THE HUMAN PROTEIN ATLAS BLOG
A large number of proteins are needed in all cells throughout the human body. These proteins are sometimes called housekeeping proteins, suggesting that their expression is crucial for the maintenance of basic functionality of all normally functioning cells.
A transcriptomics analysis shows that about 9,000 genes are expressed in all tissues and are therefore expected to fulfill these tasks, such as gene expression, metabolism, and cell structure.
As for gene expression, it is easily understood that every cell must have proteins that are involved in the genetic machinery of translating DNA to functional proteins, like RNA polymerases and ribosomal proteins...Read more
Welcome back to HPA image of the week! This week we highlight another organelle brought to us by Mikaela Wiking aka HPA_Illuminator, the intermediate filaments!
Intermediate filaments are one of the three cytoskeletons of the cell, together with actin filaments and microtubules.
The expression of intermediate filaments can be extremely dependent on cell type, for example the intermediate filament protein group keratins, discussed in a previous IOTW, are key components in hair, nails and skin...Read more
In January 2015, the Tissue-based map of the human proteome by UhlÚn et al was published. According to Google Scholar, the paper already has more than 400 citations. In a recent editorial by Cecilia Lindskog, the potential utility of the Human Protein Atlas and the Tissue-based map is reviewed.
Cecilia Lindskog is site director of the Tissue Atlas, and you can read more about her and the Tissue Atlas in this blog post from May this year...Read more
Welcome back to Image of The Week! We will be periodically highlighting an organelle in the coming image of the week posts, written by members of the Subcellular Human Protein Atlas project. This week we kick things off with a post by HPA_Illuminator, and what better way to start than with the mitochondria, the (true) powerhouse of the cell!!!
Mitochondria are found in almost all human cells, in varying numbers. They are known as the powerhouse of the cell as they are responsible for producing the majority of the energy in your body (in the form of ATP, adenosine triphosphate)...Read more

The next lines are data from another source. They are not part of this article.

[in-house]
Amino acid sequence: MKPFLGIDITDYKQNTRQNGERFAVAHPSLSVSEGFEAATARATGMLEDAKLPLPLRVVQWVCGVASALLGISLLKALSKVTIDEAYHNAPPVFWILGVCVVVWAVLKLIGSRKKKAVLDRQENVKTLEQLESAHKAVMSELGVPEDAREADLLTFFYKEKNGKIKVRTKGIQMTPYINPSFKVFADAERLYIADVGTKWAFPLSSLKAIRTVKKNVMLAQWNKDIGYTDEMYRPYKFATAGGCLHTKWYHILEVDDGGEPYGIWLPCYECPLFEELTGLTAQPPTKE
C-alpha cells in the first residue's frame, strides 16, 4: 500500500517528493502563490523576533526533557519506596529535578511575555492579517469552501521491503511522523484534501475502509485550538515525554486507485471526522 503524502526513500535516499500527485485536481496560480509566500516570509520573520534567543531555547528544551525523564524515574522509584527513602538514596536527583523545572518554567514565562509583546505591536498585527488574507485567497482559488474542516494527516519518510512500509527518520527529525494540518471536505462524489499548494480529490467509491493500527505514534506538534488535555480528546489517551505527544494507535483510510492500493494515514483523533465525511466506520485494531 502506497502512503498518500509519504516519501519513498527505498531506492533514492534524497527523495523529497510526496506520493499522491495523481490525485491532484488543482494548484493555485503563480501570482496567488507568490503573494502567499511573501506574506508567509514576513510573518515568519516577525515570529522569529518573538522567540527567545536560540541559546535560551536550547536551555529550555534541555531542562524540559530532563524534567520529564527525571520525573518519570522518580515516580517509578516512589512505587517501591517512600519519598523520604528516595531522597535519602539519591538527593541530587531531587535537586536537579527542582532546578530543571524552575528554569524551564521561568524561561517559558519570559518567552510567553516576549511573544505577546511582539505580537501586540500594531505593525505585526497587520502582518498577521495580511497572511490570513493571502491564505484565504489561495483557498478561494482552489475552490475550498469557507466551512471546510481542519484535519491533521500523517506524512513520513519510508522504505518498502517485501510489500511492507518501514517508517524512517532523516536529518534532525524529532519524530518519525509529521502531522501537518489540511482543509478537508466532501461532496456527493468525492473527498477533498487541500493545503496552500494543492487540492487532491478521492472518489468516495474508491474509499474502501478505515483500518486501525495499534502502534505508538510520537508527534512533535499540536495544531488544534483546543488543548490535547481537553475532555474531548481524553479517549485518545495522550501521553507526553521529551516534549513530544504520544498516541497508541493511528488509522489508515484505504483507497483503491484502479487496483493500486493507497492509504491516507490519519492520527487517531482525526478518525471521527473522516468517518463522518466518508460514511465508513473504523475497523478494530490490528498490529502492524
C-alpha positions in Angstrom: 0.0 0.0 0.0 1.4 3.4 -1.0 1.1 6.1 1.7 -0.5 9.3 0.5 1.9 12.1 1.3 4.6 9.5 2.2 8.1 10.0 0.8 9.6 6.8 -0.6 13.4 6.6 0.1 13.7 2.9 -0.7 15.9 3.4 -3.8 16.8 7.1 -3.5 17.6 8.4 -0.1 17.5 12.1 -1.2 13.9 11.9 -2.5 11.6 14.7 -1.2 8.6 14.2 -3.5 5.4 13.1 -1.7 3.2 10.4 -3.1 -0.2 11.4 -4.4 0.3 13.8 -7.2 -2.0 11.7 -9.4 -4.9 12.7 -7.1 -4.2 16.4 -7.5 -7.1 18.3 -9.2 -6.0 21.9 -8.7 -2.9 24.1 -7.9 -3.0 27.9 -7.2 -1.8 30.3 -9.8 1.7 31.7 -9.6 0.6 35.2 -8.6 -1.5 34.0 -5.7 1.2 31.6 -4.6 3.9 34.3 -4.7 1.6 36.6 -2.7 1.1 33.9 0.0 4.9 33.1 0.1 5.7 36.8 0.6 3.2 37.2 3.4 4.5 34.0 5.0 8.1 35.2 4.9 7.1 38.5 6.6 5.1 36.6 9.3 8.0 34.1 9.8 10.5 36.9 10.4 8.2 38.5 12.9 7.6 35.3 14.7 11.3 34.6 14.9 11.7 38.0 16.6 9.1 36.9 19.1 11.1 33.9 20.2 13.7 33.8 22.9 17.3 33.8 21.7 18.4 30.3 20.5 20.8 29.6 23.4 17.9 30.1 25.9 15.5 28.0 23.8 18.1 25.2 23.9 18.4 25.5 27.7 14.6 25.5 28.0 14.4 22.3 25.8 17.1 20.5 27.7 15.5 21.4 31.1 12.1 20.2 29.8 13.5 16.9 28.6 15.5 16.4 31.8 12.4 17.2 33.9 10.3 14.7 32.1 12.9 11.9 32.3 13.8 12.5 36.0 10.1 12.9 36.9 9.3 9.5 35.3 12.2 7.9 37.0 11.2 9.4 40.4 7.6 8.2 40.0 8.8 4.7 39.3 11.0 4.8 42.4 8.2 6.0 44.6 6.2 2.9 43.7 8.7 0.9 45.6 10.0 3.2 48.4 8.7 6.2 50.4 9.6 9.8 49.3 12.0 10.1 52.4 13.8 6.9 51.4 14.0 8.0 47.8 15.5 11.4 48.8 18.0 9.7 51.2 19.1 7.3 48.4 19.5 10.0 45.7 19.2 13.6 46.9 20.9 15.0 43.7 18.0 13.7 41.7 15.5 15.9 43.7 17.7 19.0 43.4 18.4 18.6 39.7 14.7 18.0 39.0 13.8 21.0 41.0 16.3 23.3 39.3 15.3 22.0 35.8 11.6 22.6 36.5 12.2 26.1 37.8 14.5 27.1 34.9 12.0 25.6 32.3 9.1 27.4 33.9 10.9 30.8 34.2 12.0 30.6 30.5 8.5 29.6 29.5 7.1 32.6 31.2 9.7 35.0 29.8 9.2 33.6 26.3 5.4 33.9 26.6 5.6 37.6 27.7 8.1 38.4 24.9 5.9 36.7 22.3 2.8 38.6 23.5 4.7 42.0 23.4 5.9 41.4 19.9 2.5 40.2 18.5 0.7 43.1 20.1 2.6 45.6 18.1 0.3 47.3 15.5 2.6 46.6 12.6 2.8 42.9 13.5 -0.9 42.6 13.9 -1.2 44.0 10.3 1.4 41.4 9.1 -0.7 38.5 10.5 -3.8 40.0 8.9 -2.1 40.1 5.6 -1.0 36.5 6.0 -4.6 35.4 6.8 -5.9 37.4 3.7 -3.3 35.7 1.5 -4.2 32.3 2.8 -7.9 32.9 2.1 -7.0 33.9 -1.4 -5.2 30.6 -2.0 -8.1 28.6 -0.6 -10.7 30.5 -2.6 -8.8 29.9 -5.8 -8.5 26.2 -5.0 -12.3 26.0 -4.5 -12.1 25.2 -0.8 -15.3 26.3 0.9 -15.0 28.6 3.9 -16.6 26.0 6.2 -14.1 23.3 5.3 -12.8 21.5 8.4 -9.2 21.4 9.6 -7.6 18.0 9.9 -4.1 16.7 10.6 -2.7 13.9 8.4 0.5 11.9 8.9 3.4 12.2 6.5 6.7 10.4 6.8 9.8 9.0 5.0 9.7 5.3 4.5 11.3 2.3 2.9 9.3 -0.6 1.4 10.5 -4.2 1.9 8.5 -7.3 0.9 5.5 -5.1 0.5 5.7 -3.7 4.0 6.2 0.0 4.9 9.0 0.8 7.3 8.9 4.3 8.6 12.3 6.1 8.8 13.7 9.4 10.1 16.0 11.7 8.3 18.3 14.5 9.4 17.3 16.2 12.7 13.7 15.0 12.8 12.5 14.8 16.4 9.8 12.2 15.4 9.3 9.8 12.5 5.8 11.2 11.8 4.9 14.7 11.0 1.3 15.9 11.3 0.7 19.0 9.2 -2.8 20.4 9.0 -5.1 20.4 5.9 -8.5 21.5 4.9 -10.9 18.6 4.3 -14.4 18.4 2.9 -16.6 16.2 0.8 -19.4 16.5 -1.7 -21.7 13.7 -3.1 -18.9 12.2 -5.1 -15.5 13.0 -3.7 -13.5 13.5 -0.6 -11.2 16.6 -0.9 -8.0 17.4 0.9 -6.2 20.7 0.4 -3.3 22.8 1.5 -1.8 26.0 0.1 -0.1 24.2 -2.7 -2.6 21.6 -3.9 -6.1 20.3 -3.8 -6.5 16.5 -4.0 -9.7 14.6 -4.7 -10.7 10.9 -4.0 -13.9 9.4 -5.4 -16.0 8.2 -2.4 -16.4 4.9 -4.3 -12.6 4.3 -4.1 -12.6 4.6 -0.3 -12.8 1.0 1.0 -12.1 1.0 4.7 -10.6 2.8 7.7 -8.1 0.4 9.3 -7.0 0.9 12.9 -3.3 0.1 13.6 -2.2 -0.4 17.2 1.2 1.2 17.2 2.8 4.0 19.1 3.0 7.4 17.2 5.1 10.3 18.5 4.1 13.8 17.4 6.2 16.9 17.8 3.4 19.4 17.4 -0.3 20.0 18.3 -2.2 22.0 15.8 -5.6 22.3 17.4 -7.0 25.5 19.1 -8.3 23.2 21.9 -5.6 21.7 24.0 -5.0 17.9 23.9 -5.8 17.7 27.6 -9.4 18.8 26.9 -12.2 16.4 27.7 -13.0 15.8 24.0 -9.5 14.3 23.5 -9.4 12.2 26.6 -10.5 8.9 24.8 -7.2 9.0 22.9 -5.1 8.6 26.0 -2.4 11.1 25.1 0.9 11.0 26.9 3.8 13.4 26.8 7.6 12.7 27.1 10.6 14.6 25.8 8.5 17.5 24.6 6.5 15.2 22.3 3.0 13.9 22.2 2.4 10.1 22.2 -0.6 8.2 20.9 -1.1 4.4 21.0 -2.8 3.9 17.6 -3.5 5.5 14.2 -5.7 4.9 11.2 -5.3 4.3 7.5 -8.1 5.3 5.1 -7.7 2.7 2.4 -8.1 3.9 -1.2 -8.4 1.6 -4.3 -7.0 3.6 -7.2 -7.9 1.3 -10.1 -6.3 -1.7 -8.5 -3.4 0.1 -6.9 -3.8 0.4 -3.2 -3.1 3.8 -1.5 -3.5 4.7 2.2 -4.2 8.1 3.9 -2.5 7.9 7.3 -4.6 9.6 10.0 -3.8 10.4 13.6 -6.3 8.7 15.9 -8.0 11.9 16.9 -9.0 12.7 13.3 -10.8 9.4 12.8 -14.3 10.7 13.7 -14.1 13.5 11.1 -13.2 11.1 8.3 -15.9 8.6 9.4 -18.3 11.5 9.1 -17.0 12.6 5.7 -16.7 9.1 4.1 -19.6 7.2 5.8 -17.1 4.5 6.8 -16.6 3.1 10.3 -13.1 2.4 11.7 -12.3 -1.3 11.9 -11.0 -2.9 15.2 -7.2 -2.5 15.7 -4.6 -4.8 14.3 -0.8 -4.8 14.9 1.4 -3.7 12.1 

In a very recent study, published in Respiratory Research, researchers from the Human Protein Atlas and Karolinska Institutet performed protein profiling of broncho-alveolar lavage (BAL)-fluid and serum using an antibody suspension bead array technology with the aim to find proteins associated to sarcoidosis.
Sarcoidosis is a granulomatous systemic inflammatory disease in which more than 90 % of all patients develop pulmonary manifestations. Several gene associations have previously been described, but established and clinically useful biomarkers are still absent...Read more
Welcome to HPA image of the week! This week's image was brought to us by citizen scientists in Project Discovery, and specifically by solartech0 who found this image while playing Project Discovery in EVE online.
The protein stained in Fig 1. is an image of ferredoxin reductase (FDXR) found in the mitochondria of the cell. This sample shows a staining of FDXR in A549 adenocarcinomic alveolar basal epithelial cells.
FDXR is a protein involved in cellular metabolism. This process is what provides energy for our cells and is carried out in the mitochondria of the cell...Read more
Last week, researchers from the Human Protein Atlas, together with others, published a study on drug-induced liver injury in the journal Liver International.
Drug-induced liver injury is the single leading cause for termination of drug development and safety-related withdrawal of approved drugs from the market. In clinical practice, it accounts for more than 50% of liver failure cases and represents a major safety issue for patients. In some patients, drug-induced liver injury can cause severe injury leading to acute liver failure that can be life threatening and require liver transplantation...Read more
It's time for another HPA image of the week! This week's image was brought to us by citizen scientists in Project Discovery, and specifically by x Truf a member of the Signal Cartel in EVE online who found this image while playing Project Discovery.
The protein stained in Fig 1. is an image of Moesin (MSN) found in the plasma membrane of the cell. This sample shows a staining of MSN in U-251 MG human glioblastoma astrocytoma (brain) cells.
MSN is a member of the ERM family which provide a link between plasma membranes and actin filaments. This link was briefly discussed in a previous blog...Read more